Canine surveillance could play key role as United States re-opens,
anticipates possible second wave amid virus fears
April 28, 2020, PHILADELPHIA – A pilot training program utilizing scent detection dogs to discriminate between samples from COVID-19 positive and COVID-19 negative patients is the focus of a new research initiative at the University of Pennsylvania’s School of Veterinary Medicine (Penn Vet).
With up to 300 million smell receptors – compared to six million in humans – dogs are uniquely positioned to aid in disease detection. This pioneering study – that will explore the sensitivity and specificity of scent – sets the stage for dogs to be a force multiplier in the mission to detect COVID-19, particularly among asymptomatic patients, or hospital or business environments where testing is most challenging. Preliminary screening of live humans by trained dogs could begin as early as July.
The study is backed in part by the new Penn Vet COVID-19 Research Innovation Fund. The fund, provided with critical start-up support through a generous gift from Vernon and Shirley Hill, will bolster Penn Vet’s rapidly expanding research and response program to fight the novel coronavirus.
Penn Vet will initially begin the study with eight dogs to perform this precise detection work. Over the course of three weeks through a process called odor imprinting, the dogs will be exposed to COVID-19 positive saliva and urine samples in a laboratory setting. Once the dogs learn the odor, the investigators will document that the dogs can discriminate between COVID-19 positive and COVID-19 negative samples in a laboratory setting, establishing the platform for testing to determine if the dogs can identify COVID-19 infected people. The U.S. Army Combat Capabilities Development Command Chemical Biological Center will be lending their expertise during the study as well.
“Scent detection dogs can accurately detect low concentrations of volatile organic compounds, otherwise known as VOCs, associated with various diseases such as ovarian cancer, bacterial infections, and nasal tumors. These VOCs are present in human blood, saliva, urine or breath,” said Cynthia Otto, DVM, PhD, professor of Working Dog Sciences and Sports Medicine and director of Penn Vet’s Working Dog Center. “The potential impact of these dogs and their capacity to detect COVID-19 could be substantial. This study will harness the dog’s extraordinary ability to support the nation’s COVID-19 surveillance systems, with the goal of reducing community spread.”
Otto will lead a group of multi-disciplinary researchers from across the University of Pennsylvania. Susan Weiss, PhD, and Ian Frank, MD, both from the Penn Center for Research on Coronavirus and Other Emerging Pathogens and the Perelman School of Medicine, will lead the protocols to collect samples from adult patients being screened at the Hospital of the University of Pennsylvania. Audrey Odom John, MD, PhD, from the Children’s Hospital of Philadelphia, will collect samples from children screened at that facility. Richard Berk, PhD, from Penn Arts and Sciences, will assist in research study design and analysis of canine performance data.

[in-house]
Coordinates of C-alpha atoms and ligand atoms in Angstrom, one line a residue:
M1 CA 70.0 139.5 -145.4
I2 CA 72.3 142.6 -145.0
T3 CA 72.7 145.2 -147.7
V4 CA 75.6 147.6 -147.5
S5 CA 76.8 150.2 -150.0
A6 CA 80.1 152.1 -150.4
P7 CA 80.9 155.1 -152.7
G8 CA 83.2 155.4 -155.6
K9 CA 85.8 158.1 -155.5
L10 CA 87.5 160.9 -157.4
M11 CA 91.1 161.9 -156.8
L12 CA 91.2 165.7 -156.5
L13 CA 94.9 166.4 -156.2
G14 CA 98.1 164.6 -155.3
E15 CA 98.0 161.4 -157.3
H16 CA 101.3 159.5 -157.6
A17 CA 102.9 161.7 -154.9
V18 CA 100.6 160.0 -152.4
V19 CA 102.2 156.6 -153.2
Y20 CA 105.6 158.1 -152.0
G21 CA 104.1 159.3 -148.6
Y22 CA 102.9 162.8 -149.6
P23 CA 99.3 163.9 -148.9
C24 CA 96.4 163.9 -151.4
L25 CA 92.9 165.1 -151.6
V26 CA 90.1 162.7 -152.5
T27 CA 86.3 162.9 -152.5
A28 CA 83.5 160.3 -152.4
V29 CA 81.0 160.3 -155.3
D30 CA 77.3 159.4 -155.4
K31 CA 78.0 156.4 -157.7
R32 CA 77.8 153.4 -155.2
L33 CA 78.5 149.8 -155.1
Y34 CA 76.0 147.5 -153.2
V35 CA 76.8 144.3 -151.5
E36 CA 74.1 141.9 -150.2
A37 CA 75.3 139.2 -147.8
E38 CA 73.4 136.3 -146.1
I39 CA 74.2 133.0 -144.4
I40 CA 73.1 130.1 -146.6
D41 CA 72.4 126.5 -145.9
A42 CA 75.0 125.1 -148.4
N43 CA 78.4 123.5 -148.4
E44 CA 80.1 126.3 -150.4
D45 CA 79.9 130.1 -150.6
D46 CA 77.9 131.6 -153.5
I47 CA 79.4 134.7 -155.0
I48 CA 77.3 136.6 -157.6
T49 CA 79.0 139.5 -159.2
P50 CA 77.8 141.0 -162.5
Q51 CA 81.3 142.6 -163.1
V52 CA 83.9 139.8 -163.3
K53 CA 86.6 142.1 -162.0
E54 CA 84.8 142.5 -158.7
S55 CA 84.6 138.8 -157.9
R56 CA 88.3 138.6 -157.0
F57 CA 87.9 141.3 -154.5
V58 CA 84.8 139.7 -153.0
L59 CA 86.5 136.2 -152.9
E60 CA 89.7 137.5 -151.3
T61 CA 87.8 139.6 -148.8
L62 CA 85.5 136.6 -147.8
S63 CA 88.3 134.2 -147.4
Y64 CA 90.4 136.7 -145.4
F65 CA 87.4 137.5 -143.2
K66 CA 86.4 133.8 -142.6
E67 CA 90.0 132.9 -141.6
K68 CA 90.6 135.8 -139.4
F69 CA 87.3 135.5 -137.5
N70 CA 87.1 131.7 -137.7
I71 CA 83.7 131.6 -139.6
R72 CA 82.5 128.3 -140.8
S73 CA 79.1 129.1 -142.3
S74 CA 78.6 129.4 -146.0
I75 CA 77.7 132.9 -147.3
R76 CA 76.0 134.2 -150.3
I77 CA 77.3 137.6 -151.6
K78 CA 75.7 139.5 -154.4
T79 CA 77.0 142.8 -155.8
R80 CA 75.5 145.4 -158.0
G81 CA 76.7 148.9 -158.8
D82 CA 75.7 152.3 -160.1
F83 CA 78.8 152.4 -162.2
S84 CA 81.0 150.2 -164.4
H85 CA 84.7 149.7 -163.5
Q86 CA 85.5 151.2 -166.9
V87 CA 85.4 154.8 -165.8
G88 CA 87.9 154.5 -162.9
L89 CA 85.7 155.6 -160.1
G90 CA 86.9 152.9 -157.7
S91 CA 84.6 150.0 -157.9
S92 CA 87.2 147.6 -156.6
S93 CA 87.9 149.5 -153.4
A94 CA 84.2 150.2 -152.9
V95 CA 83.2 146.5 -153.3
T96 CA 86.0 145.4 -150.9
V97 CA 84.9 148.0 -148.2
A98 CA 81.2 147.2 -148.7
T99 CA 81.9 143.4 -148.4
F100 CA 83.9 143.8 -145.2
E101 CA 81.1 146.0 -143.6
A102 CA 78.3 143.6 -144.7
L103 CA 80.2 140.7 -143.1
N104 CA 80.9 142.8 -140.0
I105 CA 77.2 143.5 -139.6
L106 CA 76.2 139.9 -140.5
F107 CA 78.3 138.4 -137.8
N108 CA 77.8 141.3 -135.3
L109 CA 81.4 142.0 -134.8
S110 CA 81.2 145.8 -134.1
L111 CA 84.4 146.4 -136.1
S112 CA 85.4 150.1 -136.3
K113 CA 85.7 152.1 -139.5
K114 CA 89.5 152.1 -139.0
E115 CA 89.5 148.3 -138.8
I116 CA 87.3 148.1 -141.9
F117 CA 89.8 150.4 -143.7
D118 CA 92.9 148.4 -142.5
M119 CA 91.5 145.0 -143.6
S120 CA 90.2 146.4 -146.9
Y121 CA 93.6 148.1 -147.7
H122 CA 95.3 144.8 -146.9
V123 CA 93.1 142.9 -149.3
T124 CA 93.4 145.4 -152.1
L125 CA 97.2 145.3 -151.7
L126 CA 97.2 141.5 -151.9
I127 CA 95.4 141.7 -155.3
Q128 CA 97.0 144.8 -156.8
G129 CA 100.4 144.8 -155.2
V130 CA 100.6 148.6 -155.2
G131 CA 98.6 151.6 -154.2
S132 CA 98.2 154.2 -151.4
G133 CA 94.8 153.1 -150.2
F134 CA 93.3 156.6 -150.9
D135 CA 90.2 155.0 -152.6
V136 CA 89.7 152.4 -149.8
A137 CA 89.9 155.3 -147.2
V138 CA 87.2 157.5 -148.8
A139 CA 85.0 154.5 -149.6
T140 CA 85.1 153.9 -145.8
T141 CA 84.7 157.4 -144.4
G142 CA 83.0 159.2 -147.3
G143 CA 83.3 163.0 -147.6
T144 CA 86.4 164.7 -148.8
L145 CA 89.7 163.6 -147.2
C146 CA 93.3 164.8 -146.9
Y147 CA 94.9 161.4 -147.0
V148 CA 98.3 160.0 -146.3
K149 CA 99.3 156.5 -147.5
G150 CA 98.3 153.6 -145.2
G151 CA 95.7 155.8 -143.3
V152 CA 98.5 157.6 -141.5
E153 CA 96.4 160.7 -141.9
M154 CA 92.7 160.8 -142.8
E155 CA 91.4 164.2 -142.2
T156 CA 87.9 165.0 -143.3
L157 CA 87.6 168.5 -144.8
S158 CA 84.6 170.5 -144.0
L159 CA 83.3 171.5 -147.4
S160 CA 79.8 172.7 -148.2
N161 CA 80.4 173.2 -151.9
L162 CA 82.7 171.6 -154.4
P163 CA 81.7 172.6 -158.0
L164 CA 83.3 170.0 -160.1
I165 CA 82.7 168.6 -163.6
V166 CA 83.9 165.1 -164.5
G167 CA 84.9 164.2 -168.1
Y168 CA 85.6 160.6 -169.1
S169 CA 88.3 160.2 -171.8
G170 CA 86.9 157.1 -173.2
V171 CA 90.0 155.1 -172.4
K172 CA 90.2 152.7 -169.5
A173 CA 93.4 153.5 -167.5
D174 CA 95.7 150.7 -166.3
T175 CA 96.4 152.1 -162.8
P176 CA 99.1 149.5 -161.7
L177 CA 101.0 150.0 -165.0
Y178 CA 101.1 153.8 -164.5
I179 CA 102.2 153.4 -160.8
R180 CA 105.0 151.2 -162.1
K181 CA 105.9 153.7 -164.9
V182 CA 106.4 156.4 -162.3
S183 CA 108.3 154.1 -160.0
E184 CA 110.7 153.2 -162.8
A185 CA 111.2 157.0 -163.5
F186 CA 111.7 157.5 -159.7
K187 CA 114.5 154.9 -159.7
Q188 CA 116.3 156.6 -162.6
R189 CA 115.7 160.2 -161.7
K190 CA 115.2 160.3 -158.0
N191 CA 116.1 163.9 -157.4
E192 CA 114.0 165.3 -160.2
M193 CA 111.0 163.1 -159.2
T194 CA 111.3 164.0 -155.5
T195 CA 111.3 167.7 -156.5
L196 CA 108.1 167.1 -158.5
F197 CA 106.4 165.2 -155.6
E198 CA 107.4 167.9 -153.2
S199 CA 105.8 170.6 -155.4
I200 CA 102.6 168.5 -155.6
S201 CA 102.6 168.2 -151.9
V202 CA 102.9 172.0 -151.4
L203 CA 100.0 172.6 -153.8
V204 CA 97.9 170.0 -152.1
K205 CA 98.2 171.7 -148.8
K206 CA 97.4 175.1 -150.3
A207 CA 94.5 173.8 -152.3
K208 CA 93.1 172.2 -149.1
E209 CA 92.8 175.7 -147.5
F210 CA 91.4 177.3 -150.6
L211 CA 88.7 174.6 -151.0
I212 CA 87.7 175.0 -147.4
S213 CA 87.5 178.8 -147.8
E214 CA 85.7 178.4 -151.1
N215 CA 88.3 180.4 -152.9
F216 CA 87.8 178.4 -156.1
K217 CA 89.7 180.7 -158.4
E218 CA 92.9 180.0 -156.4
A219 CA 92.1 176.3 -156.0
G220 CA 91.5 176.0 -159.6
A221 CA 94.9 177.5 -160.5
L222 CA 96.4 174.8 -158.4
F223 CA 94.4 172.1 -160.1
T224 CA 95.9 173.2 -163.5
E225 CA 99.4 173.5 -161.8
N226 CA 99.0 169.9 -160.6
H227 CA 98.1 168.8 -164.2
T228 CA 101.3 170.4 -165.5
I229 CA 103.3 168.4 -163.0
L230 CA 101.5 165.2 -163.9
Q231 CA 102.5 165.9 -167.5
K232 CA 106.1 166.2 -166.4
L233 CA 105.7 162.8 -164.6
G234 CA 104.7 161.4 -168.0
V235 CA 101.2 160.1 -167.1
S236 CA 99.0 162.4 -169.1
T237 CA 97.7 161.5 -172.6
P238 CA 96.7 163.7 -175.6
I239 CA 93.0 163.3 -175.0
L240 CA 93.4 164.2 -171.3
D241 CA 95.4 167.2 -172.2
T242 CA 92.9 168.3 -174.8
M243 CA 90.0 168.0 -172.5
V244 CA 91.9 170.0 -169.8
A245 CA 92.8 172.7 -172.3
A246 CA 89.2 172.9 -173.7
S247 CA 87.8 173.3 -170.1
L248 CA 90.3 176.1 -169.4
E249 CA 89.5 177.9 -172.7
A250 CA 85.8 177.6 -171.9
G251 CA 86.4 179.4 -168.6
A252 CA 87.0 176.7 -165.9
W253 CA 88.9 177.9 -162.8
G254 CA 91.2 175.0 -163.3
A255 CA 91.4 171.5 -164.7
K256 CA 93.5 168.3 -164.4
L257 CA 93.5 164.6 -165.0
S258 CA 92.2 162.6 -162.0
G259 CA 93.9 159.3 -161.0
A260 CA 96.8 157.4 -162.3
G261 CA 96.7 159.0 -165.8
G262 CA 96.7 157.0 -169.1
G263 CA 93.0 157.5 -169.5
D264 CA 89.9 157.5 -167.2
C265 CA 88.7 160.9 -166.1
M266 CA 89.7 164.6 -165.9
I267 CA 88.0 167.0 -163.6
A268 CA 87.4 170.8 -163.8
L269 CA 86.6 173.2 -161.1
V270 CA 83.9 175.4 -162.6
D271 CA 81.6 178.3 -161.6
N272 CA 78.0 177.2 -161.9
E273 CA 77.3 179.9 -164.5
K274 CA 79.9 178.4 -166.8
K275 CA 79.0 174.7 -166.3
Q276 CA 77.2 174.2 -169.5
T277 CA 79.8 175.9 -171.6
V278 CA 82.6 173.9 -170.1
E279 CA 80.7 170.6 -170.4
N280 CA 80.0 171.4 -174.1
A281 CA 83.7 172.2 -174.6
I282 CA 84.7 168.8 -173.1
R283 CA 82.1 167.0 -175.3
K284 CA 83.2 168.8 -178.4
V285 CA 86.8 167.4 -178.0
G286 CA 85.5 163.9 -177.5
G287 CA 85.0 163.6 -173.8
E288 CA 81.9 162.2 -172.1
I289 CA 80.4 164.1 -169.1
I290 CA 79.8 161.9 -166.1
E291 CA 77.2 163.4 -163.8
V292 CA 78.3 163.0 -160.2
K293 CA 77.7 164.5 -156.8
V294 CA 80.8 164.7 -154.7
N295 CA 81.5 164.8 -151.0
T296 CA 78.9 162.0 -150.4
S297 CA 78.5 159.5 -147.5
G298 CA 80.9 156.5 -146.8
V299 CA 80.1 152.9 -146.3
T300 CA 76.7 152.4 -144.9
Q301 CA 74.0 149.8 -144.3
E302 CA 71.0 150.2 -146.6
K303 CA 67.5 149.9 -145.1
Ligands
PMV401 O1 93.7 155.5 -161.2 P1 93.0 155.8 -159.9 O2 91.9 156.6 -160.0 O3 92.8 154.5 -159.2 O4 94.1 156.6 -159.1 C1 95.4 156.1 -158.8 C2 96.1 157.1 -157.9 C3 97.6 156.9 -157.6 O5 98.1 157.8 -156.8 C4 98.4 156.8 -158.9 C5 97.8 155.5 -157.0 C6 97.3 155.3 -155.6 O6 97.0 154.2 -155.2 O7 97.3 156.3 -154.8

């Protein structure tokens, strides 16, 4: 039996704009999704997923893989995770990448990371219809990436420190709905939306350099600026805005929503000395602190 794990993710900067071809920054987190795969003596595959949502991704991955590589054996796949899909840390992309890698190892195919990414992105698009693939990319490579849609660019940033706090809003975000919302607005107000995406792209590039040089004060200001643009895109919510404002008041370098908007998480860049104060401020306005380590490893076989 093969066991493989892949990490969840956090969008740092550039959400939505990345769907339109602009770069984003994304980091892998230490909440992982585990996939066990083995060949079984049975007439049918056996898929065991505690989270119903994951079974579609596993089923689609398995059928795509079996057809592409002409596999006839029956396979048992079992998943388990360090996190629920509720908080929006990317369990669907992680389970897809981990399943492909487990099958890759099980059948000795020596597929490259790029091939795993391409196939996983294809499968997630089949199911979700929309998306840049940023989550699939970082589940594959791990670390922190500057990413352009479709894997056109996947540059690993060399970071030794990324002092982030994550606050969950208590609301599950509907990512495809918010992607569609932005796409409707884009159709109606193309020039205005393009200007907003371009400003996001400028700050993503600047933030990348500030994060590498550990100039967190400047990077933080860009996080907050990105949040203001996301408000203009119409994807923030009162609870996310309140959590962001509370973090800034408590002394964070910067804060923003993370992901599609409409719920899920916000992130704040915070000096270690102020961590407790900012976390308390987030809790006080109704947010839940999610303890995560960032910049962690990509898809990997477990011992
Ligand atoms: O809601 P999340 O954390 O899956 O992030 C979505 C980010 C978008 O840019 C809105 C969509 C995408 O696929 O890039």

“Dogs and humans, perfect together as man’s best friend, through Penn Vet in partnership with the Perelman School of Medicine and the Children’s Hospital of Philadelphia, provide a new solution to COVID-19,” said Vernon Hill. “Shirley and I, and Sir Duffield our beloved Yorkshire Terrier, are again proud to support Penn Vet.”
“This pilot study could not be more emblematic of Penn Vet’s unparalleled contributions to public health,” said Andrew M. Hoffman, DVM, DVSc, Gilbert S. Kahn Dean of Veterinary Medicine. “What we do, and how we do it is relevant now more than ever before. The collaboration between Penn Vet, the School of Medicine, the School of Arts and Sciences, and the Children’s Hospital of Philadelphia, are critical to success. I’m grateful for Vernon and Shirley Hill’s longstanding generosity that will allow us to swiftly accelerate our diagnostic, detection and surveillance capabilities to fight COVID-19.”
Penn Vet’s COVID-19 Research Innovation Fund is raising funds to support Penn Vet’s research laboratories that are already tackling problems associated with COVID. Ronald Harty, PhD, professor of Pathobiology and Microbiology, is using his lifetime expertise investigating Ebola, Marsburg, and Lassa Fever, to understand how the SARS-CoV-2 virus leaves cells and spreads to other cells. Andrew Vaughan, PhD, assistant professor of Biomedical Sciences, is leveraging his work examining virally-induced lung injury to understand how the SARS-CoV-2 promotes disease, and in collaboration with Montserrat Anguera, PhD, associate professor of Biomedical Sciences, is investigating the factors that contribute to sex bias in the development of more severe COVID disease. Importantly, Penn Vet’s COVID-19 Research Innovation Fund will not only help these projects but will also promote an expansion of the number of Penn Vet scientists focusing on new ways to conquer SARS-CoV2.
“Penn Vet is a key part of the biomedical community here at the University of Pennsylvania. We are leveraging our unique and collective expertise in pathogen-related research, infectious disease, and translational medicine to fight this pandemic, said Phillip Scott, PhD, vice dean for Research and Academic Resources. “Penn Vet’s COVID-19 Research Innovation Fund is affording us the agility to make immediate and significant strides toward solving this public health emergency.”